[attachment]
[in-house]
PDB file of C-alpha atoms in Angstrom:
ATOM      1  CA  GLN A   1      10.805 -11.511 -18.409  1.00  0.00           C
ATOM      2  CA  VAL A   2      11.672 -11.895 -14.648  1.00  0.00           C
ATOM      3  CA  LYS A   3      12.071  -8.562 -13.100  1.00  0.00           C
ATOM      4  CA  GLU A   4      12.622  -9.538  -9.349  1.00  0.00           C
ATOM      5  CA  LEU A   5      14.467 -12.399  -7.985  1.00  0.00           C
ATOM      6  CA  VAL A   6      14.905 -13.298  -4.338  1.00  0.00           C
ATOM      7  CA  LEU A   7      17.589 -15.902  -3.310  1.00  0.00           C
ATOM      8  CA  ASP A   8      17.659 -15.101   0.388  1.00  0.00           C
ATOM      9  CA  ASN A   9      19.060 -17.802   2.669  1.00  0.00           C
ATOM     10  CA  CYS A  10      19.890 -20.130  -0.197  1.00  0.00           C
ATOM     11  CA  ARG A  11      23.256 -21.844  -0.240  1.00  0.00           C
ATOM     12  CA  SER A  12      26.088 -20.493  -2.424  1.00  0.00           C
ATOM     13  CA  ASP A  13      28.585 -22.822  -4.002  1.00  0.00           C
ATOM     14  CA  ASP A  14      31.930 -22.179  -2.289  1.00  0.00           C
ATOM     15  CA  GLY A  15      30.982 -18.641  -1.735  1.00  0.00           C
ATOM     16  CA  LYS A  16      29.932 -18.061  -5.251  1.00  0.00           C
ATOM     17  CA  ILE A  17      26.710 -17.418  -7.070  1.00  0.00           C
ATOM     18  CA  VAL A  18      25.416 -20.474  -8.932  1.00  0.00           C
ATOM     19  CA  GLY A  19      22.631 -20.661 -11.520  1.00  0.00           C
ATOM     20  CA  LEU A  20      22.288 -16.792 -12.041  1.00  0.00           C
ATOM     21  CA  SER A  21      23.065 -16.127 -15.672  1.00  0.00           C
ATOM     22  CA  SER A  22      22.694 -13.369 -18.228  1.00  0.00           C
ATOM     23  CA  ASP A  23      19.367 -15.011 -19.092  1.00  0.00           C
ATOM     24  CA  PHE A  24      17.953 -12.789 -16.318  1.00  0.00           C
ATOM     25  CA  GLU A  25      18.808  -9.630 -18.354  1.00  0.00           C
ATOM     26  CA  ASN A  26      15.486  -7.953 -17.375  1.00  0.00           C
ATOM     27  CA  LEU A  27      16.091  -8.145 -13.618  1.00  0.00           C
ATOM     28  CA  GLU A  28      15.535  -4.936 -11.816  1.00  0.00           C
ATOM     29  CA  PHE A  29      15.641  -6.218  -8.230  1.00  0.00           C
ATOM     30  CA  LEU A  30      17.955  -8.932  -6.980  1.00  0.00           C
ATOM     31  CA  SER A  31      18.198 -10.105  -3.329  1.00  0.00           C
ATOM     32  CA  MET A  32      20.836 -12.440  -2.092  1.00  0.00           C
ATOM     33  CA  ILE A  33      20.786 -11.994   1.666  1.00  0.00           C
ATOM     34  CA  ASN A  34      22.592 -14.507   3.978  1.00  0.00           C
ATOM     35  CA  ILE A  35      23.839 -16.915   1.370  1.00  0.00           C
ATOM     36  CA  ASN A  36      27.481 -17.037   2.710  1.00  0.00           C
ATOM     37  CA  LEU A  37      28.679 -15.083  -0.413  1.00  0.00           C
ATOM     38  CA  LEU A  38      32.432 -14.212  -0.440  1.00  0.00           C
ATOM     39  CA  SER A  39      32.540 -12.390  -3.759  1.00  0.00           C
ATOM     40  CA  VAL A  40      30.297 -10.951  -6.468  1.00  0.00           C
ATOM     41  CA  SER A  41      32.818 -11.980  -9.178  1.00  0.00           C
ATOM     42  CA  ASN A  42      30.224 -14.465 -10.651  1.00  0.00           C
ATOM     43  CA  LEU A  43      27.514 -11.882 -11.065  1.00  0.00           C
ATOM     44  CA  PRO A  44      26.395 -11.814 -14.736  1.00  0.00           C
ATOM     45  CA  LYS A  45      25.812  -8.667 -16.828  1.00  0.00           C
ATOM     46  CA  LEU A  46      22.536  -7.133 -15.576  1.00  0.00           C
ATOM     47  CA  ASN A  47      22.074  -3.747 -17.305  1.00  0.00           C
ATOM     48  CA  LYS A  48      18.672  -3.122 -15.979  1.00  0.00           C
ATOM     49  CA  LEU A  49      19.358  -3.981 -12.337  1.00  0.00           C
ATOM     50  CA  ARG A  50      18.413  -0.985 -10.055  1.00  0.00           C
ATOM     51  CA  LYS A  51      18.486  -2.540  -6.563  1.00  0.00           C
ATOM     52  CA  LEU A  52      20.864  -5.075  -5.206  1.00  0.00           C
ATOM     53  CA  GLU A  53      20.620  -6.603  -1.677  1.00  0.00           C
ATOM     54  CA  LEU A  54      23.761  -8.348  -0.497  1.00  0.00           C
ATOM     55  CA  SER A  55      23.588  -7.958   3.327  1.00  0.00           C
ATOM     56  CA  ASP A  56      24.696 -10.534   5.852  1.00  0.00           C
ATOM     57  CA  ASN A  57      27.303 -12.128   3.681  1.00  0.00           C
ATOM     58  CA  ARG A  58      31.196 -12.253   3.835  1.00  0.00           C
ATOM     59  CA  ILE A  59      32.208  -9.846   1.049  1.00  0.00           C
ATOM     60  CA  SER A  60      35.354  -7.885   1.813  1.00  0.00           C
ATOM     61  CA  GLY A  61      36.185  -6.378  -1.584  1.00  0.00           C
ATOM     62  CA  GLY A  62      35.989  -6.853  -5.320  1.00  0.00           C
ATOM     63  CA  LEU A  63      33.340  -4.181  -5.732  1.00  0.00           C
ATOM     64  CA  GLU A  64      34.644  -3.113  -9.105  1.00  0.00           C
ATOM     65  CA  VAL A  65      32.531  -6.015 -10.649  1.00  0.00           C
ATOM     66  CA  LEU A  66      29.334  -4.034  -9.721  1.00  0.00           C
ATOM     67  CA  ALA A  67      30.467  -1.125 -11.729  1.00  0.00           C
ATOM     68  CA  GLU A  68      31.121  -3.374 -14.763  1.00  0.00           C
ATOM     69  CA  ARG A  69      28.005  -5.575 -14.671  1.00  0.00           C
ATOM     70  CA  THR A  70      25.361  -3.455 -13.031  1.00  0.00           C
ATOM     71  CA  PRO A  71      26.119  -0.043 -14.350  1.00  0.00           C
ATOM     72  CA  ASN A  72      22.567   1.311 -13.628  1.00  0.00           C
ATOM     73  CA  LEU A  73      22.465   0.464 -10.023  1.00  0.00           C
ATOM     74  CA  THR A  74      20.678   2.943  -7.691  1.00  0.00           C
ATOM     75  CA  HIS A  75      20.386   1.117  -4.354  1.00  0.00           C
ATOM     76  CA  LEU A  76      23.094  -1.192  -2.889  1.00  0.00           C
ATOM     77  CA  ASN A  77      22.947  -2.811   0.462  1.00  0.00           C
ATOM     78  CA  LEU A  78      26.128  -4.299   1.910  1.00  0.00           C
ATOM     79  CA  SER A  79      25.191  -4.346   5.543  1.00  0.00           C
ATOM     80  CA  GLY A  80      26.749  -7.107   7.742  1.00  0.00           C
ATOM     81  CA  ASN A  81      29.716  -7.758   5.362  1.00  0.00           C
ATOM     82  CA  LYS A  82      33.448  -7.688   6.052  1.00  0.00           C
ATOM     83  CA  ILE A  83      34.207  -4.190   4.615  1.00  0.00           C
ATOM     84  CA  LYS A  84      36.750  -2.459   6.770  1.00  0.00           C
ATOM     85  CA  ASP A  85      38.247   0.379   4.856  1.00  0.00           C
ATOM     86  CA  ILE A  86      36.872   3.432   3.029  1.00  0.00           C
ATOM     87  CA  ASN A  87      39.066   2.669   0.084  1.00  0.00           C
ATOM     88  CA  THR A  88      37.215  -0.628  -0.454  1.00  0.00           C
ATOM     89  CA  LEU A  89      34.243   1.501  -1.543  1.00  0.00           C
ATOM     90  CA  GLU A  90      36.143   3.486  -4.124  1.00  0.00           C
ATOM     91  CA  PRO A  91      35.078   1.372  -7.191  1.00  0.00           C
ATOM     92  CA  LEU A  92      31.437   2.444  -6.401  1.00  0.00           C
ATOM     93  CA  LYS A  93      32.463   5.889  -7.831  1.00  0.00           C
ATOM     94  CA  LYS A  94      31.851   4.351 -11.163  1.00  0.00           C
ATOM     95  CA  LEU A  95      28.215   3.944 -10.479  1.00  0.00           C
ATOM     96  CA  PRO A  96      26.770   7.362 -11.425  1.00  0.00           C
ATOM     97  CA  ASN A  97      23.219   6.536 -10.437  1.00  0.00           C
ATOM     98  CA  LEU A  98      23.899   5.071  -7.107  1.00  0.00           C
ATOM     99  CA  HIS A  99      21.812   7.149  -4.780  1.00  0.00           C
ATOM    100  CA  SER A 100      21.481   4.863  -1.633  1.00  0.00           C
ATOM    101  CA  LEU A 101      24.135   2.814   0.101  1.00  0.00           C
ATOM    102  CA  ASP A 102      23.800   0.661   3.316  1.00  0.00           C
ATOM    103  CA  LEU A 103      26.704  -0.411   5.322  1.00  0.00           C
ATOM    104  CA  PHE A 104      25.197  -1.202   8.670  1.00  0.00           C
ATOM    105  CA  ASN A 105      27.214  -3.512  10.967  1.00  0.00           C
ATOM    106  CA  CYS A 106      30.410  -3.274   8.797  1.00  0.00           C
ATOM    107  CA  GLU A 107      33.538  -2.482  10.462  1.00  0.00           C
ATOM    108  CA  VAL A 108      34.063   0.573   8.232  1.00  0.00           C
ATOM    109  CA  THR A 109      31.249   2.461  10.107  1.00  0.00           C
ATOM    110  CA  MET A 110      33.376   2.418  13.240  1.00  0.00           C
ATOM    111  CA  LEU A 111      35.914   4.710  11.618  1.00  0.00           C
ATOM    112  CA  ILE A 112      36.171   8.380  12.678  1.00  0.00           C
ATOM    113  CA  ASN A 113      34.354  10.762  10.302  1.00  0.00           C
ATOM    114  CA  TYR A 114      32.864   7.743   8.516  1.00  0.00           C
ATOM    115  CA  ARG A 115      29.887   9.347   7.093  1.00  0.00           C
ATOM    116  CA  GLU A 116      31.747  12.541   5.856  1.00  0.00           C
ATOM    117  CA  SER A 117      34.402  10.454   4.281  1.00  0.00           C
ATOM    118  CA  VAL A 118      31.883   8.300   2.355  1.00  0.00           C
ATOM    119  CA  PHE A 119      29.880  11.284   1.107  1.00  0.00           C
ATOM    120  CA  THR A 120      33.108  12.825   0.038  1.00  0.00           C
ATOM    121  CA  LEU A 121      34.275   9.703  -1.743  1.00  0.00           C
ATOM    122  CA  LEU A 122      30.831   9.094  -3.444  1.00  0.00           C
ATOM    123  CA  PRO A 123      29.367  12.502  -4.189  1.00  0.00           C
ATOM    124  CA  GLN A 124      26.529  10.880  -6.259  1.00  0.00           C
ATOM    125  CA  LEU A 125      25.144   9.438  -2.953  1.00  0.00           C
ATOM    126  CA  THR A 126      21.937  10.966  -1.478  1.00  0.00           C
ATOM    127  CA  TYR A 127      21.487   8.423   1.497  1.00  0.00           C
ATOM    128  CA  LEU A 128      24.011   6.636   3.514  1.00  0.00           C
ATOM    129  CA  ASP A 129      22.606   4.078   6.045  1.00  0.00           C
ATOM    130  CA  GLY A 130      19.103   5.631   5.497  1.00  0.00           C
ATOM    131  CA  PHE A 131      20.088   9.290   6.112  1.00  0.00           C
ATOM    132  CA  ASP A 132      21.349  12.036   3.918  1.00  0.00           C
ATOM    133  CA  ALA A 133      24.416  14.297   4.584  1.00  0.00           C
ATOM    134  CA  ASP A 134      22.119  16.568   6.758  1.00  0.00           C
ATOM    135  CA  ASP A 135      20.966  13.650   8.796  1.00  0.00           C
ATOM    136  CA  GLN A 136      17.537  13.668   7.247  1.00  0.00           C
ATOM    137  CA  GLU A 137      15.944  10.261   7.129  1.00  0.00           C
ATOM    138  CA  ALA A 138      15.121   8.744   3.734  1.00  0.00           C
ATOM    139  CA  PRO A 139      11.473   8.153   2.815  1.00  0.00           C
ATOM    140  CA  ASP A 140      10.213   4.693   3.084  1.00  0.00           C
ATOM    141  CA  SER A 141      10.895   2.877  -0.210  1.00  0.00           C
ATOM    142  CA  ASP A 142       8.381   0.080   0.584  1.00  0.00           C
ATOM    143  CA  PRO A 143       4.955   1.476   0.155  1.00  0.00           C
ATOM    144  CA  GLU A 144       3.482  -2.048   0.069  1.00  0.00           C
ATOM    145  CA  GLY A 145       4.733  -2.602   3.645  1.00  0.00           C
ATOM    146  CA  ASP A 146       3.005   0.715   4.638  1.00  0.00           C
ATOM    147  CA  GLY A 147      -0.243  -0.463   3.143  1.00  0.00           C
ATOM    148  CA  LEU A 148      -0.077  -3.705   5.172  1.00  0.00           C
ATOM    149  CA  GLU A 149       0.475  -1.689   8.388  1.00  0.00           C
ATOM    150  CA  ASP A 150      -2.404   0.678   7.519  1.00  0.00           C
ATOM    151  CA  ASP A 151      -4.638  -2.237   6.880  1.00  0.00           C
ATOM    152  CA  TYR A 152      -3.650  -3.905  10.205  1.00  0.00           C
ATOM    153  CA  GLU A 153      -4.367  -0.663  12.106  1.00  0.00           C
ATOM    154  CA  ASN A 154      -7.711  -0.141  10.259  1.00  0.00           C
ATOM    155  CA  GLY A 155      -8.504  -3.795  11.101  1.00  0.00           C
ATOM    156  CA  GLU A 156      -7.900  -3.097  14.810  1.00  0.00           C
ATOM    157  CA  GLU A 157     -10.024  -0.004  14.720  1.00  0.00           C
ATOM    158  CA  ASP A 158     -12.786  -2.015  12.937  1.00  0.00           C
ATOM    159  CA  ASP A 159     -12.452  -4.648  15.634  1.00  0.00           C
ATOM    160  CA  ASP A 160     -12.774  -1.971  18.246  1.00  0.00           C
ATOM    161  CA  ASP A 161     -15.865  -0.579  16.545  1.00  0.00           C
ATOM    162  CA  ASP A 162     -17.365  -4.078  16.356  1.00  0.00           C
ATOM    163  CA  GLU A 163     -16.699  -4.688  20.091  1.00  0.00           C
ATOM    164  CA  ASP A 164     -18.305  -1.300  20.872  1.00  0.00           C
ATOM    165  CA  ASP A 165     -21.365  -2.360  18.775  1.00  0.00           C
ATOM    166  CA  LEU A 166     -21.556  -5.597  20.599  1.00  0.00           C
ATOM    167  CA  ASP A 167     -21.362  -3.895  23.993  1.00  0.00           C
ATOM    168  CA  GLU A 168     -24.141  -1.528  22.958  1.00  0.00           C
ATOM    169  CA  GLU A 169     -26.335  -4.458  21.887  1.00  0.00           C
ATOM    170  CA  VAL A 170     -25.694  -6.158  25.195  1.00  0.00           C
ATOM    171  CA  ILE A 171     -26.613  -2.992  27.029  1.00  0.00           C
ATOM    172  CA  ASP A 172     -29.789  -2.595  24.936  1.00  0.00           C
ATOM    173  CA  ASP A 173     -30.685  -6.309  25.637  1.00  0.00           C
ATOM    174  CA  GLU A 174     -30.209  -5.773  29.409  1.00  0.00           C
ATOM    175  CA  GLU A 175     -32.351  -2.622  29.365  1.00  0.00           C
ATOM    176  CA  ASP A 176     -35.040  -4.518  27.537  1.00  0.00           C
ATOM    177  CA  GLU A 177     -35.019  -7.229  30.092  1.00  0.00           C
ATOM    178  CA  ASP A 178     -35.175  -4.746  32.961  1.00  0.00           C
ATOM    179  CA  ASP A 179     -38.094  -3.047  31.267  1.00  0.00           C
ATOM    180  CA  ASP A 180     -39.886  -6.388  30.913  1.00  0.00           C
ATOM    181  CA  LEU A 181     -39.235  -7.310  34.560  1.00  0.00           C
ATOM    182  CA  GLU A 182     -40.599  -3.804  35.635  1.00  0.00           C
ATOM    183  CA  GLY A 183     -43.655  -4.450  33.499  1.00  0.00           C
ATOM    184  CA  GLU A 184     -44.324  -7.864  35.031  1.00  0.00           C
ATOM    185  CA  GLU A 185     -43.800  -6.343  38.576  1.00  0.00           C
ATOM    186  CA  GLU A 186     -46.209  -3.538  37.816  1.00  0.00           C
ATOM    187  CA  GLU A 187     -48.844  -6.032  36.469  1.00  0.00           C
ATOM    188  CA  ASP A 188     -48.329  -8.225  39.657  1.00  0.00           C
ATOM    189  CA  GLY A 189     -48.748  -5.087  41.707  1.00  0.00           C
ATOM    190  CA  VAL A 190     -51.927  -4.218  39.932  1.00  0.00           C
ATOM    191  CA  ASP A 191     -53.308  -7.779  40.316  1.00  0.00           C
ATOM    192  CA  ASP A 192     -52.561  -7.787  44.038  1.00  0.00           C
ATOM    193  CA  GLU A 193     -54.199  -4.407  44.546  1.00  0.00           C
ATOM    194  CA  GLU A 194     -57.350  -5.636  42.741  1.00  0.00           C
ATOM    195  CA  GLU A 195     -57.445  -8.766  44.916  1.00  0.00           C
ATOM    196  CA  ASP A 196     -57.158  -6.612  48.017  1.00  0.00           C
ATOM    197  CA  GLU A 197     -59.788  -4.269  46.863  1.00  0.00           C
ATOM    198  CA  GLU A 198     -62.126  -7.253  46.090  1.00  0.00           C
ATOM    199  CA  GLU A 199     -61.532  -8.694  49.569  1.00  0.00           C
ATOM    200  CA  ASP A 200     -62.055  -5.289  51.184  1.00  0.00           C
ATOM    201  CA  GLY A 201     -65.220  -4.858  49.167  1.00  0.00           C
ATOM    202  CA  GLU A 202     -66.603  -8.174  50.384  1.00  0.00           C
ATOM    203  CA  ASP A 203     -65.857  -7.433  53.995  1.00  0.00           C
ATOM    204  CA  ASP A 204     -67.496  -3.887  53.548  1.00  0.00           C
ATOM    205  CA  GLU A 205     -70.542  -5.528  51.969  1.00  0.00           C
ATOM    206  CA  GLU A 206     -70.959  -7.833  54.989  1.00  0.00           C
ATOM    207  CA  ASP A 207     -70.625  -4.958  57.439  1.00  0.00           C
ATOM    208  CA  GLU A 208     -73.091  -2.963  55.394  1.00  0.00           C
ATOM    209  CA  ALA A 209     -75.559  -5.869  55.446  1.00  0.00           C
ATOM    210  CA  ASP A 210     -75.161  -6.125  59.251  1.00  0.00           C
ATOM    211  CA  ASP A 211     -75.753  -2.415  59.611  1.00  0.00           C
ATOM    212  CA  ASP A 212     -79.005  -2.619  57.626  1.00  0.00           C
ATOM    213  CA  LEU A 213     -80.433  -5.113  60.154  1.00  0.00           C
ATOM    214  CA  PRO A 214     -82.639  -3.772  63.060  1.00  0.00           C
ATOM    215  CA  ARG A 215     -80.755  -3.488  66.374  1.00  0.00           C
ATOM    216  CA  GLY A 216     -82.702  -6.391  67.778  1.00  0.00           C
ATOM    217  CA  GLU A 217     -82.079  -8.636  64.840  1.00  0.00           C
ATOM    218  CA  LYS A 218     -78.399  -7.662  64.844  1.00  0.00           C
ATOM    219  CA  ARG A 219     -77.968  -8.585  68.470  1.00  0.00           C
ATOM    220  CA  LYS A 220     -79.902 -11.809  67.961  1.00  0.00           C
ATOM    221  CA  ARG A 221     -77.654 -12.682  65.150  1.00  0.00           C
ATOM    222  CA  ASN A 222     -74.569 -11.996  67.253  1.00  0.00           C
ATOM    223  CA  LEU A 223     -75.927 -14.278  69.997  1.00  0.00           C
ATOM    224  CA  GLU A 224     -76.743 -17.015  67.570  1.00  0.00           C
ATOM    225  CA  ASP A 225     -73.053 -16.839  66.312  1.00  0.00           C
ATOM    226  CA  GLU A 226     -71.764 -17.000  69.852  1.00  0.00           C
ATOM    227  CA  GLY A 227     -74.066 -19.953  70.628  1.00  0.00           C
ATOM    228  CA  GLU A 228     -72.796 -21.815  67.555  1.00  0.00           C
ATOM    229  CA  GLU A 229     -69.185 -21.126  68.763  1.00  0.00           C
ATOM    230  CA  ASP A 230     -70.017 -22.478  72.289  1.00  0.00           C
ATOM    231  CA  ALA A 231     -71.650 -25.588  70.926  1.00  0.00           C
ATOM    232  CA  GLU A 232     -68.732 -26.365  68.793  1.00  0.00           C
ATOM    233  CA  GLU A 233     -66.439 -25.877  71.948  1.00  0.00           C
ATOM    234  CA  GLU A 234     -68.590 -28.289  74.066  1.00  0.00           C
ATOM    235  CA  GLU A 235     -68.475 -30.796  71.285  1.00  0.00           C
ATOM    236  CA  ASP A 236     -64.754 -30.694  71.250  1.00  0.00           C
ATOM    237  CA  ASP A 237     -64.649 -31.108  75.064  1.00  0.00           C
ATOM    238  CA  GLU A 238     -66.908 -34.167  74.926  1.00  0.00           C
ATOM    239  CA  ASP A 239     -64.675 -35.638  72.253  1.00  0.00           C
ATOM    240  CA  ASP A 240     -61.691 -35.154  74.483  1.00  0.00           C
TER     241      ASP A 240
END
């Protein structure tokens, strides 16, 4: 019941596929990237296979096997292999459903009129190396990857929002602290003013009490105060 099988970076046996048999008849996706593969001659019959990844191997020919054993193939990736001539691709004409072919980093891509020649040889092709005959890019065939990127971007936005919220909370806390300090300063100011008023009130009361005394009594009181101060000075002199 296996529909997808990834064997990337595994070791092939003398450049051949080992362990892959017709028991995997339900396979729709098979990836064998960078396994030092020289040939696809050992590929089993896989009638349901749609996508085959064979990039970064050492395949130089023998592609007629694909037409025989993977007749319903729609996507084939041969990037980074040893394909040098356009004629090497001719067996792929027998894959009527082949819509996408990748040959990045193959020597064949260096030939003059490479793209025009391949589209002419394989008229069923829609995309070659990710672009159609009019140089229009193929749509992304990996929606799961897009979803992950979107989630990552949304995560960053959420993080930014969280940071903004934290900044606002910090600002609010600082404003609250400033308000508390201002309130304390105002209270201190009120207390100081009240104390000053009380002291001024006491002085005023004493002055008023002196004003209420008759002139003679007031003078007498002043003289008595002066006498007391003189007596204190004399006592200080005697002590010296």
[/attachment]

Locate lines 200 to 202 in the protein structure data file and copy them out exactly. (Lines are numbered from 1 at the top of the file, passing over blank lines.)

ATOM    198  CA  GLU A 198     -62.126  -7.253  46.090  1.00  0.00           C
ATOM    199  CA  GLU A 199     -61.532  -8.694  49.569  1.00  0.00           C
ATOM    200  CA  ASP A 200     -62.055  -5.289  51.184  1.00  0.00           C